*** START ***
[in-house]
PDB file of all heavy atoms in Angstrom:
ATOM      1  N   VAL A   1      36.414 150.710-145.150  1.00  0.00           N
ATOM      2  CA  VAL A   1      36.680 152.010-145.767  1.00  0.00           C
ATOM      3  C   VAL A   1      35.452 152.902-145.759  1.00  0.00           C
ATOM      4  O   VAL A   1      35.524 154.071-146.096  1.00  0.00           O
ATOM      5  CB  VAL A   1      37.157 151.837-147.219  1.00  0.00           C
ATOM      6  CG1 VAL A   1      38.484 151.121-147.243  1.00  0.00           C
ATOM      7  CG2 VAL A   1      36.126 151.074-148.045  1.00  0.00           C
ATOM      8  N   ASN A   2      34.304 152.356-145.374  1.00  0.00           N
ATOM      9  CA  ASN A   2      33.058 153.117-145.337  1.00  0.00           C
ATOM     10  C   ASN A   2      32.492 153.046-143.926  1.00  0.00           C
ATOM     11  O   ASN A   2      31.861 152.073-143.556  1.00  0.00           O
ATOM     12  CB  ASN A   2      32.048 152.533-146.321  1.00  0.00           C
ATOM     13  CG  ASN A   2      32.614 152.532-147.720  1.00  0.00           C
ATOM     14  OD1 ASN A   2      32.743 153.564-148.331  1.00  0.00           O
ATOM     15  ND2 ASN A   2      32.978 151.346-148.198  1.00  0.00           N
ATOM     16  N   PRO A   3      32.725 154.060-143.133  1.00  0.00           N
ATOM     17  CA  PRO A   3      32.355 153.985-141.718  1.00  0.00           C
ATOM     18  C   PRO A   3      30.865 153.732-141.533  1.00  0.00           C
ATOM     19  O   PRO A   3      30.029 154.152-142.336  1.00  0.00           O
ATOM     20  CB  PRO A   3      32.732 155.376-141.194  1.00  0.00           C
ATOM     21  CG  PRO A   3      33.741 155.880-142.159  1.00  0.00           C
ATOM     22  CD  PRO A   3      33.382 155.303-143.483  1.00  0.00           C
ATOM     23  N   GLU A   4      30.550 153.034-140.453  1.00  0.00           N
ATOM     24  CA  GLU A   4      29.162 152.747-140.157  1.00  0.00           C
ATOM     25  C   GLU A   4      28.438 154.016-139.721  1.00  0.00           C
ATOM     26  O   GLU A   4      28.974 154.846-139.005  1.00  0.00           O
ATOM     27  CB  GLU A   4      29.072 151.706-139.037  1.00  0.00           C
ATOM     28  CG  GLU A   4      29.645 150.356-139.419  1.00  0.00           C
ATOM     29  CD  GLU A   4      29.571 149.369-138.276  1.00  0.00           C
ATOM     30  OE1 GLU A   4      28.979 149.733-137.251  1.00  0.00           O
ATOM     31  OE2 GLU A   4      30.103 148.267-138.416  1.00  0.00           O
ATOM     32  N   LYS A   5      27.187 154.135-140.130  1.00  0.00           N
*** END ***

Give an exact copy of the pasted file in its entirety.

[in-house]
PDB file of all heavy atoms in Angstrom:
ATOM      1  N   VAL A   1      36.414 150.710-145.150  1.00  0.00           N
ATOM      2  CA  VAL A   1      36.680 152.010-145.767  1.00  0.00           C
ATOM      3  C   VAL A   1      35.452 152.902-145.759  1.00  0.00           C
ATOM      4  O   VAL A   1      35.524 154.071-146.096  1.00  0.00           O
ATOM      5  CB  VAL A   1      37.157 151.837-147.219  1.00  0.00           C
ATOM      6  CG1 VAL A   1      38.484 151.121-147.243  1.00  0.00           C
ATOM      7  CG2 VAL A   1      36.126 151.074-148.045  1.00  0.00           C
ATOM      8  N   ASN A   2      34.304 152.356-145.374  1.00  0.00           N
ATOM      9  CA  ASN A   2      33.058 153.117-145.337  1.00  0.00           C
ATOM     10  C   ASN A   2      32.492 153.046-143.926  1.00  0.00           C
ATOM     11  O   ASN A   2      31.861 152.073-143.556  1.00  0.00           O
ATOM     12  CB  ASN A   2      32.048 152.533-146.321  1.00  0.00           C
ATOM     13  CG  ASN A   2      32.614 152.532-147.720  1.00  0.00           C
ATOM     14  OD1 ASN A   2      32.743 153.564-148.331  1.00  0.00           O
ATOM     15  ND2 ASN A   2      32.978 151.346-148.198  1.00  0.00           N
ATOM     16  N   PRO A   3      32.725 154.060-143.133  1.00  0.00           N
ATOM     17  CA  PRO A   3      32.355 153.985-141.718  1.00  0.00           C
ATOM     18  C   PRO A   3      30.865 153.732-141.533  1.00  0.00           C
ATOM     19  O   PRO A   3      30.029 154.152-142.336  1.00  0.00           O
ATOM     20  CB  PRO A   3      32.732 155.376-141.194  1.00  0.00           C
ATOM     21  CG  PRO A   3      33.741 155.880-142.159  1.00  0.00           C
ATOM     22  CD  PRO A   3      33.382 155.303-143.483  1.00  0.00           C
ATOM     23  N   GLU A   4      30.550 153.034-140.453  1.00  0.00           N
ATOM     24  CA  GLU A   4      29.162 152.747-140.157  1.00  0.00           C
ATOM     25  C   GLU A   4      28.438 154.016-139.721  1.00  0.00           C
ATOM     26  O   GLU A   4      28.974 154.846-139.005  1.00  0.00           O
ATOM     27  CB  GLU A   4      29.072 151.706-139.037  1.00  0.00           C
ATOM     28  CG  GLU A   4      29.645 150.356-139.419  1.00  0.00           C
ATOM     29  CD  GLU A   4      29.571 149.369-138.276  1.00  0.00           C
ATOM     30  OE1 GLU A   4      28.979 149.733-137.251  1.00  0.00           O
ATOM     31  OE2 GLU A   4      30.103 148.267-138.416  1.00  0.00           O
ATOM     32  N   LYS A   5      27.187 154.135-140.130  1.00  0.00           N